PETALING JAYA: Cyber attacks will continue to be a threat in the foreseeable future, but there are ways to put in place an adequate defence system to mitigate the risks.
According to cyber security experts, among the steps that can be taken are to have a team of highly specialised IT experts in-house, ensure regular software updates and take out insurance policies to cover possible damage.
They were commenting on a report last week that about 60,000 Microsoft Exchange email accounts worldwide had been attacked.
US officials claimed that the attacks were carried out by a China-backed hacking group known as Hafnium.
The group had allegedly broken into private and government computer networks through the widely used Exchange.
Criminologist and academic Shankar Durairaja told theSun that the primary objective of a cyber attack is to “steal” information from organisations involved in various disciplines such as infectious disease research, law, higher education and policy making.
“Small and medium size businesses are the most vulnerable given that many do not have the budget to mount proper defences. Often, they are unable to attract and recruit IT specialists or highly specialised cyber security experts.”
Cyber attacks can lead to loss of or damage to electronic data, losses through extortion, legal consequences, loss in income, damage to reputation and leakage of customers’ data that may result in scams and identity theft.”
Shankar added that effective cyber security management is “tedious and often leads to burnout”. He said, such threats change continuously, so finding the best tools and expertise is an ongoing challenge and a drain on resources.
He advised businesses to take cyber security as well as cyber liability insurance to mitigate the risks by offsetting some of the costs incurred for recovery.
Cyber security testing firm LGMS group chief executive officer Fong Choong-Fook said the actual number of victims could be much higher than officially stated, given that many organisations might have neglected reporting to the relevant authorities.
“Businesses need to be proactive in updating software to reduce risks. Staff must also be trained to prepare for future attacks.”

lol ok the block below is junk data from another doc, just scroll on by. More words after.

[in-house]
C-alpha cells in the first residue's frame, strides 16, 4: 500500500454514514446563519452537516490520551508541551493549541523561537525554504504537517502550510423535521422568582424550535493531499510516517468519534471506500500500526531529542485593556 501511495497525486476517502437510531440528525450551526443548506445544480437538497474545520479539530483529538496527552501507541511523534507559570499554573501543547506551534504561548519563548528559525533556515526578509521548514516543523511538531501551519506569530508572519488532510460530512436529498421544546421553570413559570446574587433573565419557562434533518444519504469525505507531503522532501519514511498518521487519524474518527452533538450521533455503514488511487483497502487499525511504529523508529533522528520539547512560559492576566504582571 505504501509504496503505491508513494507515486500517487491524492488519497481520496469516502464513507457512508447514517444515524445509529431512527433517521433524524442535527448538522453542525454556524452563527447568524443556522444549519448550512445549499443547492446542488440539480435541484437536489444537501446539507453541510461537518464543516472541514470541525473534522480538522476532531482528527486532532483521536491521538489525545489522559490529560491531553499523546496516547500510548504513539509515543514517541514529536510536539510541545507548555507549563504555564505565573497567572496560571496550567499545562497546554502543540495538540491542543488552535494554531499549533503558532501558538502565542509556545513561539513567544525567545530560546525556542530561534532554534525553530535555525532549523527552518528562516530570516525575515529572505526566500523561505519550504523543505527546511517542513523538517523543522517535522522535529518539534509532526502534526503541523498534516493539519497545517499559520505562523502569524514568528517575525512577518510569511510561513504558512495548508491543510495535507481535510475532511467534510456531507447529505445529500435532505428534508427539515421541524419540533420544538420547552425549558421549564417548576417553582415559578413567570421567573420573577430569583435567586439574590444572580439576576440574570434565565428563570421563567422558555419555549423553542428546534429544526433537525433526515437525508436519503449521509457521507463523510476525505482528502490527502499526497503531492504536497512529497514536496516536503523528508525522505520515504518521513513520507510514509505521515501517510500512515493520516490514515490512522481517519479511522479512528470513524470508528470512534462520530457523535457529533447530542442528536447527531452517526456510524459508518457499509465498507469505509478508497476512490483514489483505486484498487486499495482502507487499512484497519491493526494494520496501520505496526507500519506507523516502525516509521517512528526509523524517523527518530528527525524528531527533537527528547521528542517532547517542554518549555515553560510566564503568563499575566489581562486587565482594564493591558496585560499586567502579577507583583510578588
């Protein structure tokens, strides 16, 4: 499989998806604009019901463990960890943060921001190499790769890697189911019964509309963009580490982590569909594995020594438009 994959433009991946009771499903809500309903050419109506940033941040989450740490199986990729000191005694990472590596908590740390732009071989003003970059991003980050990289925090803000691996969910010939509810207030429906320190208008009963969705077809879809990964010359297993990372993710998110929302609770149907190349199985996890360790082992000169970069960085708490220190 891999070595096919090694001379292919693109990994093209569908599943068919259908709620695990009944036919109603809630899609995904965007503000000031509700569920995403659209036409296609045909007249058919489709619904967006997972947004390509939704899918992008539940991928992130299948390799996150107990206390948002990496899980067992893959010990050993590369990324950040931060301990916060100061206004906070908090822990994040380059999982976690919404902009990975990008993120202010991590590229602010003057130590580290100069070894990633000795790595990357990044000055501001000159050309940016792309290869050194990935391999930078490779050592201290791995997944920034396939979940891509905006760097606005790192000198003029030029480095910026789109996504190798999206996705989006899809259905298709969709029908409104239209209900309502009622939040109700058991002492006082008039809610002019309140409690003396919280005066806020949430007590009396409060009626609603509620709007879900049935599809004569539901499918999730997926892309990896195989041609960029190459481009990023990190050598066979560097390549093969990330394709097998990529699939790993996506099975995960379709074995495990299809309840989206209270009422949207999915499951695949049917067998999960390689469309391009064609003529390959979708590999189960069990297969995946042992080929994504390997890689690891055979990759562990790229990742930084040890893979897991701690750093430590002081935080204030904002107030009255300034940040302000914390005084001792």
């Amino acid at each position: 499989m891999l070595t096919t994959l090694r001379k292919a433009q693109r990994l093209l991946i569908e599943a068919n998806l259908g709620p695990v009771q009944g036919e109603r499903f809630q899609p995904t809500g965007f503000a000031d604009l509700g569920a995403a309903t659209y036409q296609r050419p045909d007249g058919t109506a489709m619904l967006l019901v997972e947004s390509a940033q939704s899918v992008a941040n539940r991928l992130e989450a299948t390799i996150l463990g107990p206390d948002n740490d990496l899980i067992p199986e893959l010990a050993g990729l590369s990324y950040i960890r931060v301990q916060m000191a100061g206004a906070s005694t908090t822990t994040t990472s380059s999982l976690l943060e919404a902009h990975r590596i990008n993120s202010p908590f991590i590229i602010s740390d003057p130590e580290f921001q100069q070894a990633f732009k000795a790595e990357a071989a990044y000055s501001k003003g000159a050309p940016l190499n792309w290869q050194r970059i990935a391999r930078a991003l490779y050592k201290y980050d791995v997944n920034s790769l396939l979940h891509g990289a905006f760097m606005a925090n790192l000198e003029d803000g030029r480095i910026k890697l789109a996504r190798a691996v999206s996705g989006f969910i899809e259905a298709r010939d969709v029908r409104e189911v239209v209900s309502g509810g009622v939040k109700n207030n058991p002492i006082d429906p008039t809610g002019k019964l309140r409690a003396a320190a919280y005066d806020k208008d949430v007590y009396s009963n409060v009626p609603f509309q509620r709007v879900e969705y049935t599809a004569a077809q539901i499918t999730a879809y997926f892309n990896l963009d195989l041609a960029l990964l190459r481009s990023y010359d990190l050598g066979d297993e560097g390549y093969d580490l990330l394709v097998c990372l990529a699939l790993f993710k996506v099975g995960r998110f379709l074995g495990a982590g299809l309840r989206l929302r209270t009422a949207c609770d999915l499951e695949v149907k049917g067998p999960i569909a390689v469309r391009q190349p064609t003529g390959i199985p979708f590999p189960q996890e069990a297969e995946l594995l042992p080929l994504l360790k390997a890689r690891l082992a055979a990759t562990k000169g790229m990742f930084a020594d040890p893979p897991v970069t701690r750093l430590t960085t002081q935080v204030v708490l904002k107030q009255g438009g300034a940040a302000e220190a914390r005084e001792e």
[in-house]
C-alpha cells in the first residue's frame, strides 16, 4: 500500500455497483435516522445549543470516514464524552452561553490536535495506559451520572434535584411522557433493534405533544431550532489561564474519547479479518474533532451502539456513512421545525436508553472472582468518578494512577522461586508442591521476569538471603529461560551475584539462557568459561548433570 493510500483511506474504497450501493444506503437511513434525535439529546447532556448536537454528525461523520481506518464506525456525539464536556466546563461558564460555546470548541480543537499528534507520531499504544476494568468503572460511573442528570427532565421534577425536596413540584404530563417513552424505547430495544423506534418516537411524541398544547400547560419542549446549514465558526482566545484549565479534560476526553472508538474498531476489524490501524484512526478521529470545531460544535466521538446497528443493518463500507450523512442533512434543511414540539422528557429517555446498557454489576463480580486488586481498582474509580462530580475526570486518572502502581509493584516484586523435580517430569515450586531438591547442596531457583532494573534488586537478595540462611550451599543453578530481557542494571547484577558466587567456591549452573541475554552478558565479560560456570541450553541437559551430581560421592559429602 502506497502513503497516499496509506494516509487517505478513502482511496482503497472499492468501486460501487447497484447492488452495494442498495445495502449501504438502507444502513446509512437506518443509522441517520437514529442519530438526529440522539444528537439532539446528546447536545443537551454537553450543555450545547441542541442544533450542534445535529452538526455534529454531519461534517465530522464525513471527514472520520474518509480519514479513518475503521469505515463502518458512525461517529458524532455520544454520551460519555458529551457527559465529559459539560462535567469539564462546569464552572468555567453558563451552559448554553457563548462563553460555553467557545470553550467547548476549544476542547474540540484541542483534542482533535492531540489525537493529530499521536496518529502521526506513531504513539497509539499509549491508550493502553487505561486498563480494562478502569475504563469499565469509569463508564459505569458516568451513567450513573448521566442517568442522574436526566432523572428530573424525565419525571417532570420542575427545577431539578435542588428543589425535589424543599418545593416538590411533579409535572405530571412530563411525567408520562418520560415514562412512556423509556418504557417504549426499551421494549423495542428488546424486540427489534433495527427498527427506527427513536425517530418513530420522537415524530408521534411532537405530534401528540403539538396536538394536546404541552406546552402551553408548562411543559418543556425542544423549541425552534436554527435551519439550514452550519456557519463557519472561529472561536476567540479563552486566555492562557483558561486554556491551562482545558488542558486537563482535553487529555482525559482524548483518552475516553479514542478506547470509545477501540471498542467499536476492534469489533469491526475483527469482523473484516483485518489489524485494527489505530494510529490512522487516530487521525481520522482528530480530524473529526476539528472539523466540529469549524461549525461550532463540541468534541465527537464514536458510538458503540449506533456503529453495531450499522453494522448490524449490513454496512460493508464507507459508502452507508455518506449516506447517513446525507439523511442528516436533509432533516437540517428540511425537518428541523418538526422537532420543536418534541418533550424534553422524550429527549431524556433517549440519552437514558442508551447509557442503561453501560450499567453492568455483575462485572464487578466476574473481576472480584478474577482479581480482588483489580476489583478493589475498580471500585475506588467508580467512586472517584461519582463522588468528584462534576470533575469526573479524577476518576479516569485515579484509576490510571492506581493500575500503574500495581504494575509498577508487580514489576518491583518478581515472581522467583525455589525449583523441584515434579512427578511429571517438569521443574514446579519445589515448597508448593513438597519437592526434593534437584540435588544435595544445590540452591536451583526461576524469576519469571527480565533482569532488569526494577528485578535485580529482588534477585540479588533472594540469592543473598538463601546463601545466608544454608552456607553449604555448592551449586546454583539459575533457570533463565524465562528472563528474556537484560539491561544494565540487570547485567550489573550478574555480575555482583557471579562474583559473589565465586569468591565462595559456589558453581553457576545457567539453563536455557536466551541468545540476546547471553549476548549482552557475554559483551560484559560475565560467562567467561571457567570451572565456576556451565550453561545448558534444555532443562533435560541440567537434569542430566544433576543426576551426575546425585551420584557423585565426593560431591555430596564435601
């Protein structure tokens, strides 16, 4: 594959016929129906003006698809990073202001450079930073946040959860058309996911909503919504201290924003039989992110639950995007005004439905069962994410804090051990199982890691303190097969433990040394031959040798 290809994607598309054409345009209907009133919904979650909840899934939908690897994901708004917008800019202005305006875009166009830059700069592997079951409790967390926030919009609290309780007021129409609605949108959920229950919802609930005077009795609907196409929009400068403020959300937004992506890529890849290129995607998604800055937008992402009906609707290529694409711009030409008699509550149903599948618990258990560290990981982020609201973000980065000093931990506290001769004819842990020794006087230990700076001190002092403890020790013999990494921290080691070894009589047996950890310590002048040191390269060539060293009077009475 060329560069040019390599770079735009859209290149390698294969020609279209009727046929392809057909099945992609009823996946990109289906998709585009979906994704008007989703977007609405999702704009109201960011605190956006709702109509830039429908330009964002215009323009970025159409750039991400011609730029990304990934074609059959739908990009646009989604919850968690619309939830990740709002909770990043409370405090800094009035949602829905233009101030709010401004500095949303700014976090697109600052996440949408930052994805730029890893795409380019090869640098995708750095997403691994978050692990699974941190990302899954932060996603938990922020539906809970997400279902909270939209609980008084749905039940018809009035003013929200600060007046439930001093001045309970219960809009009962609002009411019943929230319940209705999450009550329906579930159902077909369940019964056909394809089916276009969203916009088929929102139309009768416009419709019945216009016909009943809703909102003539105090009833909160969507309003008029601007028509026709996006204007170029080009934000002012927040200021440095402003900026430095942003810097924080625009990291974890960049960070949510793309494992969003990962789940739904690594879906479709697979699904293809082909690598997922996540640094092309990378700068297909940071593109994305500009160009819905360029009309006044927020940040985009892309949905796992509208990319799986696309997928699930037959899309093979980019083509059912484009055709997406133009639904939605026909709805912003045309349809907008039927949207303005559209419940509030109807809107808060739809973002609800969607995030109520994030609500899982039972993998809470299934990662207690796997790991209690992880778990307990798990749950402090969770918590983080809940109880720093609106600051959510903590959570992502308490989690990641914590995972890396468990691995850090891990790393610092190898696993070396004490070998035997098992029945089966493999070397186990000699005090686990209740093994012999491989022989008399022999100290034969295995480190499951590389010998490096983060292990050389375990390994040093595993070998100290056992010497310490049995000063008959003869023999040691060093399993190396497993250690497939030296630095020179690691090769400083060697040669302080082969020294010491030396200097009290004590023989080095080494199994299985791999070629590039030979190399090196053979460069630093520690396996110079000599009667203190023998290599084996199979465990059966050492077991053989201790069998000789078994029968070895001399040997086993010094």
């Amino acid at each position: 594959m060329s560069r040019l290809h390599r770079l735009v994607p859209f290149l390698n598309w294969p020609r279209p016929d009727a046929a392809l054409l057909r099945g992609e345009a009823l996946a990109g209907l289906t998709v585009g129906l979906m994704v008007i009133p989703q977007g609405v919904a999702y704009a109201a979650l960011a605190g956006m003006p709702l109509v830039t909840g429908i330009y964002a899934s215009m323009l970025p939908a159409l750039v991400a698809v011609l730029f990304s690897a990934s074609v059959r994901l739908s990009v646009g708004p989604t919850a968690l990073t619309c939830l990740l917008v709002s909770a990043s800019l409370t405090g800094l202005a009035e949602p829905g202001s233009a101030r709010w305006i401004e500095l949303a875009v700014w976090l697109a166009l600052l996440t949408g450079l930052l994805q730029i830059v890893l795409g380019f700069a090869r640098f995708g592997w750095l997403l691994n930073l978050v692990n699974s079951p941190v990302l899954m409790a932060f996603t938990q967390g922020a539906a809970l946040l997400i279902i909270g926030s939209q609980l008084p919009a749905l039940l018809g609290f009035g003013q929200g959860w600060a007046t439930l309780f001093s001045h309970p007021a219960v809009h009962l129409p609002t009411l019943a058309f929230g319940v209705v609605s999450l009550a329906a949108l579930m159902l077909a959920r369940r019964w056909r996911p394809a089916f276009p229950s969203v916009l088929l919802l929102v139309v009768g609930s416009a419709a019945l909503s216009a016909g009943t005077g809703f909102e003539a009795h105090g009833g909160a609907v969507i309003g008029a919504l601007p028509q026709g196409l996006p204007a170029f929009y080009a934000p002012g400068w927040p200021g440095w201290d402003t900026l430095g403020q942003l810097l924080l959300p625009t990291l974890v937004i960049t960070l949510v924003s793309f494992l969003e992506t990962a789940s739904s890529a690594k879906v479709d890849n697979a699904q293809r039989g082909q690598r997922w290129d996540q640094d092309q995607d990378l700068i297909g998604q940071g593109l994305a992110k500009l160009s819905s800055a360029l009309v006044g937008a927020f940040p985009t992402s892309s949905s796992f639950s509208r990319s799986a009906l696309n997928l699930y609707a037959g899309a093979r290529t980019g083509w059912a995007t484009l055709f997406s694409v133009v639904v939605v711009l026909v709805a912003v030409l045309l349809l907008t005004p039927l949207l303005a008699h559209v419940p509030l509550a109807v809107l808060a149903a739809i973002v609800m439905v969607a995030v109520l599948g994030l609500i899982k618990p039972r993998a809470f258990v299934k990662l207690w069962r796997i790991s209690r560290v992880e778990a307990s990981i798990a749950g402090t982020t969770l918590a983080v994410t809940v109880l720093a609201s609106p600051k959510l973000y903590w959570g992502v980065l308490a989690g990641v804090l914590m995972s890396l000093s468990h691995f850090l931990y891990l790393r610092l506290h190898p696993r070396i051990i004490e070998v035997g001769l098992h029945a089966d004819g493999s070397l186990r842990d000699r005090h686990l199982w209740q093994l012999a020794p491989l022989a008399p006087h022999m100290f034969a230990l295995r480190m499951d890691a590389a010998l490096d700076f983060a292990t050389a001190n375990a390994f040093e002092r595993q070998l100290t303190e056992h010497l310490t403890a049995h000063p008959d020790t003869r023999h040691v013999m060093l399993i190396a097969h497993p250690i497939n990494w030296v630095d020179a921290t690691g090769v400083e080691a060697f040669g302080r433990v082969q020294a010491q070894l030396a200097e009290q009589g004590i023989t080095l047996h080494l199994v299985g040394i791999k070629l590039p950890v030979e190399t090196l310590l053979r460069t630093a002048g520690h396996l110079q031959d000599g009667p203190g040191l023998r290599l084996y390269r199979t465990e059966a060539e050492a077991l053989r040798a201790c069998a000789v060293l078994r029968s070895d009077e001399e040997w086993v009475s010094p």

Fong said the latest attack would prompt corporations into rethinking the option of an on-site mail server over a cloud-managed version.
Cyber security expert and associate professor at Universiti Sains Malaysia, Dr Selvakumar Manickam, said in the case of the Microsoft Exchange attack, the hackers could have targeted two significant vulnerabilities.
“The attacks went on for years without Microsoft realising it. This is known as a zero-day attack.”
He believes that such vulnerabilities are not confined to Microsoft. “Other organisations that provide similar services are equally vulnerable.”
Selvakumar said many commercial organisations offering such services do not give enough priority to security. “They are more concerned about getting their software or services out to market quickly because it has an impact on revenue stream.”
Another obstacle to ensuring a robust service from the security standpoint is that it is arduous and costly, he added.
He cited the hack on global cyber security solutions provider Solarwinds in December last year to illustrate the point that no organisation is impervious to cyber threats.
Selvakumar said to ensure a robust system, businesses could hire “white hats” (industry term for ethical hackers) to look for vulnerabilities so that they can be addressed before the “black hats” (cyber criminals) exploit them.
“Do it before the software or service goes public.”
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